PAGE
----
Annual Report 2001 - Cornell University
003 Selected Faculty Research

15 Wearing Fungus-Harboring Fabrics in Hospitals

Kay Obendorf, Textiles and Apparel, and research staff conducted a study that revealed clothing worn by visitors and patients in hospitals is a leading carrier of Aspergillus—a common airborne mold fungus. Aspergillus spores can cause dangerous infections, such as the lung disease pulmonary aspergillosis, in hospital patients with damaged or impaired immune systems—for example leukemia, chemotherapy, organ and marrow transplant, and AIDS patients. Any physical contact with the patient or just walking into a patient's room dislodges spores from clothing. Cotton fabric was shown to be the leading harbor of Aspergillus spores, however wool is equally suspect. Although many hospitals use HEPA (High Efficiency Particulate Air) filters in rooms of these patients, staff and visitors can easily recontaminate the rooms. The researchers found that laundering is highly effective in removing spores. The risk of infections could be greatly reduced by having staff and visitors cover their clothing with hospital-laundered garments and shoe covers before entering a patient's room.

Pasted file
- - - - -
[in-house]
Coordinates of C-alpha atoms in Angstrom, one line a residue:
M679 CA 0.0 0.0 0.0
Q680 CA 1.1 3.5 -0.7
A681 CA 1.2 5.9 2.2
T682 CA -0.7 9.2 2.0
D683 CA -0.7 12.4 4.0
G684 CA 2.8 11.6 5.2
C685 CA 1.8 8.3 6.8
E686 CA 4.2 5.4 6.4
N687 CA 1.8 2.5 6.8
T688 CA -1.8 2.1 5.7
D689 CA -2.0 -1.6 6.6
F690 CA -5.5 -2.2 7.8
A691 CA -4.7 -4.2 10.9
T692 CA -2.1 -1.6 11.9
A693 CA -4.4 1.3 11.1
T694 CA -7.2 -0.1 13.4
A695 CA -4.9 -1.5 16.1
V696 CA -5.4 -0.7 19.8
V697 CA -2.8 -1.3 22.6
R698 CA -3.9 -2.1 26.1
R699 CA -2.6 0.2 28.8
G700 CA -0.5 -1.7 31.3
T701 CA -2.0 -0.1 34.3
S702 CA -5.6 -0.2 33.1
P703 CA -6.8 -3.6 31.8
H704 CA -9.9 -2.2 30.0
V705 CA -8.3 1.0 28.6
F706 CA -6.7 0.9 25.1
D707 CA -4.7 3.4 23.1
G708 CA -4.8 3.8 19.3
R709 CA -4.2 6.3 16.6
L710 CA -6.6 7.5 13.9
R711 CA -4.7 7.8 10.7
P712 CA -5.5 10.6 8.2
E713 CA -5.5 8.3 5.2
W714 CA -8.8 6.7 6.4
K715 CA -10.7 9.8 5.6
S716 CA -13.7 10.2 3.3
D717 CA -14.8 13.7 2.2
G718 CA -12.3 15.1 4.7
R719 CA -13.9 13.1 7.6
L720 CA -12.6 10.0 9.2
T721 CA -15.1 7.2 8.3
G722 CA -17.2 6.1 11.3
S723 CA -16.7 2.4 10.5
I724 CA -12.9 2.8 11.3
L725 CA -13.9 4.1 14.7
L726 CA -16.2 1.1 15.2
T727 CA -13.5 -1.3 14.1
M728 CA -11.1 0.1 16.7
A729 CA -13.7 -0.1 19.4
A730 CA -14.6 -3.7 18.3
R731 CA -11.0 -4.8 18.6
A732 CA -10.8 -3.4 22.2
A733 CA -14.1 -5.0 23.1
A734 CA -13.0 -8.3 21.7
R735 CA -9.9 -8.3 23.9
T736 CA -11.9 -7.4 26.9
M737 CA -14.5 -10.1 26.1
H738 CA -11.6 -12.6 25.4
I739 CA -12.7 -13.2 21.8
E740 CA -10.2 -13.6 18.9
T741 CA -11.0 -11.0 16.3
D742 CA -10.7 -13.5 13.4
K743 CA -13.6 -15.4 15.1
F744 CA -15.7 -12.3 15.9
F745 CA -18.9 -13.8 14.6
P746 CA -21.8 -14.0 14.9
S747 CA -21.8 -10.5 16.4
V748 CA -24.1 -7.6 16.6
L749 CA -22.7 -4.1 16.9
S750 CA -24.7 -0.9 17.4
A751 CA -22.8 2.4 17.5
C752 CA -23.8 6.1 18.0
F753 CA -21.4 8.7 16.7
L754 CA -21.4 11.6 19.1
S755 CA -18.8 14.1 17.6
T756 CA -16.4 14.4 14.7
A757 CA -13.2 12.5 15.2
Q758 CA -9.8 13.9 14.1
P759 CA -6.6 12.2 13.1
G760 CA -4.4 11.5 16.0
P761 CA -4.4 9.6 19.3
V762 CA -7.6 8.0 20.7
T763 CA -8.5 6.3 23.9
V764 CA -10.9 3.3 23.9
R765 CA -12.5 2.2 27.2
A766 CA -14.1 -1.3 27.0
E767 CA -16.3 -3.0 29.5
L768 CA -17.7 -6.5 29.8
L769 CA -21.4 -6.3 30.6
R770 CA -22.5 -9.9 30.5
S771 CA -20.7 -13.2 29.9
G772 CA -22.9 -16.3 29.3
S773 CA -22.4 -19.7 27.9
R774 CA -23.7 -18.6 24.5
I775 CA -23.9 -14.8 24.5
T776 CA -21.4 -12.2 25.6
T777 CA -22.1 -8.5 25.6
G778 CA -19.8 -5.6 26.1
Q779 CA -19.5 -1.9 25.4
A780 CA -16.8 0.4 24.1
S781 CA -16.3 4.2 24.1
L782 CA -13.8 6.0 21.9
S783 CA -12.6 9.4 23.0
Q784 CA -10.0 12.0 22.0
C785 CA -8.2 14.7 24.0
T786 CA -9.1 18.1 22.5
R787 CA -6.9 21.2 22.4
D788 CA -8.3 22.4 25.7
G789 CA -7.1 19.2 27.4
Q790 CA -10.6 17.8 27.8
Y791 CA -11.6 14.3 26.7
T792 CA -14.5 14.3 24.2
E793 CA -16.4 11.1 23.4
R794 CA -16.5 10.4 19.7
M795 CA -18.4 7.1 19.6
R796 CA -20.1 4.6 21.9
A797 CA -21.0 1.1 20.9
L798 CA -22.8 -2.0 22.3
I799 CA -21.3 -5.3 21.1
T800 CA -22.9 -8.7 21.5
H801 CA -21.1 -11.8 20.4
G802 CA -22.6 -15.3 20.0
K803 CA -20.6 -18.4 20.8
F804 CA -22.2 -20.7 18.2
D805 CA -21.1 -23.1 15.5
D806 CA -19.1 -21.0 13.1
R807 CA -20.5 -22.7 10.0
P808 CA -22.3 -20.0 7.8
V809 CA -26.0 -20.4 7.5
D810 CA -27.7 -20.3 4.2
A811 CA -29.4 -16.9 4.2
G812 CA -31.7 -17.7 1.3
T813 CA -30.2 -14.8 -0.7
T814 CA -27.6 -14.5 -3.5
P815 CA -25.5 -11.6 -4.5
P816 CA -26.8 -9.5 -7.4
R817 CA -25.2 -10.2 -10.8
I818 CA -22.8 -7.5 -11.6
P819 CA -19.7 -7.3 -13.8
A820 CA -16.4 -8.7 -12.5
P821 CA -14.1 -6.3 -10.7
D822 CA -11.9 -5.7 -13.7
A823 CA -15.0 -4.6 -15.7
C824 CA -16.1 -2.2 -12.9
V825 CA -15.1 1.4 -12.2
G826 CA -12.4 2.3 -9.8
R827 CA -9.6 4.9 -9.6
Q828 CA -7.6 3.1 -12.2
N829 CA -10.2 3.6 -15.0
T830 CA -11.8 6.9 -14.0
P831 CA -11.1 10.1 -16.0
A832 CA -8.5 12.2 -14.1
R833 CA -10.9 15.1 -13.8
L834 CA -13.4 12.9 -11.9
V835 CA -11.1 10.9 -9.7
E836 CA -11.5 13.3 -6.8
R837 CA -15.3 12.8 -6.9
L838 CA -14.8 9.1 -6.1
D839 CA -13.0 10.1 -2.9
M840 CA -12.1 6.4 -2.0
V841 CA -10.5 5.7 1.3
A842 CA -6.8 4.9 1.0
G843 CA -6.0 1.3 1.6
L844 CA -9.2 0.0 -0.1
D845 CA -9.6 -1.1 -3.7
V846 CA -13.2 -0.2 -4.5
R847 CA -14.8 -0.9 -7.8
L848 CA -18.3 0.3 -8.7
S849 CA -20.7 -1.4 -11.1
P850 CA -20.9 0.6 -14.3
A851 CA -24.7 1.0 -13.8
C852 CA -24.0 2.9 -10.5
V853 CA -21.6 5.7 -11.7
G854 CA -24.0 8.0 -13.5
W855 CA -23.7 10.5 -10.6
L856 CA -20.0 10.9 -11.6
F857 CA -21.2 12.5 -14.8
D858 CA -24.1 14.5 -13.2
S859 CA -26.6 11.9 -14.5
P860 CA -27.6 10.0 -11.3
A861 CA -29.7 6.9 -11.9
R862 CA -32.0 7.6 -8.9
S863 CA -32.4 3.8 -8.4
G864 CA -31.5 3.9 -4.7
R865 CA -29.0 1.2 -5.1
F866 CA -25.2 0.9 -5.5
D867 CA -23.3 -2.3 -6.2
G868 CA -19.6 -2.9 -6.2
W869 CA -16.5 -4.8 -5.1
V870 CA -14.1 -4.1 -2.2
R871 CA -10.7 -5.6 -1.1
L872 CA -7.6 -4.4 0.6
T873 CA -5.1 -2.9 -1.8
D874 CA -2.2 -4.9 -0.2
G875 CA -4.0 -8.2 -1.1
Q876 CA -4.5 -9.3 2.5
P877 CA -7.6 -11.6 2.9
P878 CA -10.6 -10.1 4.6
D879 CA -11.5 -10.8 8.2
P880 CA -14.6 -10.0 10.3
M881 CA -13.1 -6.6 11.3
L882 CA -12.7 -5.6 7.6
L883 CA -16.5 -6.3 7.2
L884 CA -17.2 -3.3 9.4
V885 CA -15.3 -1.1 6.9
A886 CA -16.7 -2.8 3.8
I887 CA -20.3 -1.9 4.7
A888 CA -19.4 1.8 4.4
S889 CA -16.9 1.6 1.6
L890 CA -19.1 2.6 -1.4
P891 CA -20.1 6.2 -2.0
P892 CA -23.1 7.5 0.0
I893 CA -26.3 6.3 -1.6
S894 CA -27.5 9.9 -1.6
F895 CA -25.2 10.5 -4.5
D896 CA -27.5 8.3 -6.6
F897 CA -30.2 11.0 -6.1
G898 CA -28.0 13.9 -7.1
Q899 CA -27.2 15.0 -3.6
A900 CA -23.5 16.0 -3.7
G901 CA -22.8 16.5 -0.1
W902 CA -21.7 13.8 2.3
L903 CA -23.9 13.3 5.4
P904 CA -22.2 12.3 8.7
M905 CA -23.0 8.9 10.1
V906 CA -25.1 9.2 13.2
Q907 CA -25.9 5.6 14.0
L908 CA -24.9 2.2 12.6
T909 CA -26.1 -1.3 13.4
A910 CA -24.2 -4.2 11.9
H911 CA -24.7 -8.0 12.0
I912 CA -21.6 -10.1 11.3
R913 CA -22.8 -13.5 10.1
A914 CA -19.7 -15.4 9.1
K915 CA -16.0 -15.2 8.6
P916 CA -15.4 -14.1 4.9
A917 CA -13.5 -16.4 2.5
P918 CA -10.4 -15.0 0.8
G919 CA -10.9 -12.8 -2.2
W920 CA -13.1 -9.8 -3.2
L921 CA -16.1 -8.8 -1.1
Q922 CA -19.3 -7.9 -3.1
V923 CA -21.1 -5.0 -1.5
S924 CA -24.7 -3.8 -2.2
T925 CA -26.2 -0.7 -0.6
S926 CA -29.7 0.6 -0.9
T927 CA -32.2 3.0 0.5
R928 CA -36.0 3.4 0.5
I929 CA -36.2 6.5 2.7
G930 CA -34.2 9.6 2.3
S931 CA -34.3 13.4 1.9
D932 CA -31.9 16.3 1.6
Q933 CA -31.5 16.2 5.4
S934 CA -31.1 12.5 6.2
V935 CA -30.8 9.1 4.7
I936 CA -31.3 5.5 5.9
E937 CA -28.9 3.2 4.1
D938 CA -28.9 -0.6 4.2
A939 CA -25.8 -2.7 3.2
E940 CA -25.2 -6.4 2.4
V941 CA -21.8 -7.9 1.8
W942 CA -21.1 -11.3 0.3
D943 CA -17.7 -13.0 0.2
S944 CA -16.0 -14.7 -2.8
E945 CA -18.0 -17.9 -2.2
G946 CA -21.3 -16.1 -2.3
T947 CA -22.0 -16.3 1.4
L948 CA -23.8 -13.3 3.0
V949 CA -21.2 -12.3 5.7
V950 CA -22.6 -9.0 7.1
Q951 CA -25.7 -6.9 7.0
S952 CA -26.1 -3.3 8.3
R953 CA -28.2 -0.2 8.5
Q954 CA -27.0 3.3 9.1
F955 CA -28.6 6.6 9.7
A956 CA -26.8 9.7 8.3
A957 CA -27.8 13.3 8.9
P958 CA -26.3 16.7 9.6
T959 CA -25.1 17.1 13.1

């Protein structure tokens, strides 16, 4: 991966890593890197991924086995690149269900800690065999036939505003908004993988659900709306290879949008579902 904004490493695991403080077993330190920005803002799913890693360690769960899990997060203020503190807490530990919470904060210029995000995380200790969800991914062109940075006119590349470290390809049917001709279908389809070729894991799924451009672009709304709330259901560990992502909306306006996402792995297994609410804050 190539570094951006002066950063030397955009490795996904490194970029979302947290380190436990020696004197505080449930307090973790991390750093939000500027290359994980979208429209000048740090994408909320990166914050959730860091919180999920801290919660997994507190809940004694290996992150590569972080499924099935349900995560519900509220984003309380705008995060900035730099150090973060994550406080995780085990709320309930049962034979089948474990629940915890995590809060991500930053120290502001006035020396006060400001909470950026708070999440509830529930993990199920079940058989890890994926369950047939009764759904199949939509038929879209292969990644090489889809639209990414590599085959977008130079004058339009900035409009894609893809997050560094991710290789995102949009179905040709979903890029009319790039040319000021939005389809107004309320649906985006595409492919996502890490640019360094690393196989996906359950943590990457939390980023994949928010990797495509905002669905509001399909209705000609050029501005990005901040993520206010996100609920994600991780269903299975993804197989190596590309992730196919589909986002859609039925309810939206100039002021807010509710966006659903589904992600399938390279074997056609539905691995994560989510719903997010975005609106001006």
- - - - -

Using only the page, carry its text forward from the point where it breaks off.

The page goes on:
> Back  /  > Next Article  /  > Back to Listing

© 2002 by the Office of the Vice Provost for Research [OVPR], Cornell University.

Cornell University  
314 Day Hall
Ithaca, New York

P: 607.255.7200
F: 607.255.9030
E: VP Research
C: Credits